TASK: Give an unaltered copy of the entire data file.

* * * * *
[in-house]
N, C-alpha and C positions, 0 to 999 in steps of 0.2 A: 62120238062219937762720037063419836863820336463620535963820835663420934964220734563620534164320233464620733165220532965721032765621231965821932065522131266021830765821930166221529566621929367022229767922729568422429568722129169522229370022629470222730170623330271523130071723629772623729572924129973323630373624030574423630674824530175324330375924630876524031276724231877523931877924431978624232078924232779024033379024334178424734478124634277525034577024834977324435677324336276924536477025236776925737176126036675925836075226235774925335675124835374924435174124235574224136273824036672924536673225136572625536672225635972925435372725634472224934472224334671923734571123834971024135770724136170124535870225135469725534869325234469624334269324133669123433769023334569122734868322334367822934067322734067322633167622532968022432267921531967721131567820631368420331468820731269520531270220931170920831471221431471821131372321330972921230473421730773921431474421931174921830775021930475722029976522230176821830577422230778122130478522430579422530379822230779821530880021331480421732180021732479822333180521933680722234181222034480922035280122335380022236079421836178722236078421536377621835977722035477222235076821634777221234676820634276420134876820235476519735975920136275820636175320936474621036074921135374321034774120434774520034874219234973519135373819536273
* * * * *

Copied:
[in-house]
N, C-alpha and C positions, 0 to 999 in steps of 0.2 A: 62120238062219937762720037063419836863820336463620535963820835663420934964220734563620534164320233464620733165220532965721032765621231965821932065522131266021830765821930166221529566621929367022229767922729568422429568722129169522229370022629470222730170623330271523130071723629772623729572924129973323630373624030574423630674824530175324330375924630876524031276724231877523931877924431978624232078924232779024033379024334178424734478124634277525034577024834977324435677324336276924536477025236776925737176126036675925836075226235774925335675124835374924435174124235574224136273824036672924536673225136572625536672225635972925435372725634472224934472224334671923734571123834971024135770724136170124535870225135469725534869325234469624334269324133669123433769023334569122734868322334367822934067322734067322633167622532968022432267921531967721131567820631368420331468820731269520531270220931170920831471221431471821131372321330972921230473421730773921431474421931174921830775021930475722029976522230176821830577422230778122130478522430579422530379822230779821530880021331480421732180021732479822333180521933680722234181222034480922035280122335380022236079421836178722236078421536377621835977722035477222235076821634777221234676820634276420134876820235476519735975920136275820636175320936474621036074921135374321034774120434774520034874219234973519135373819536273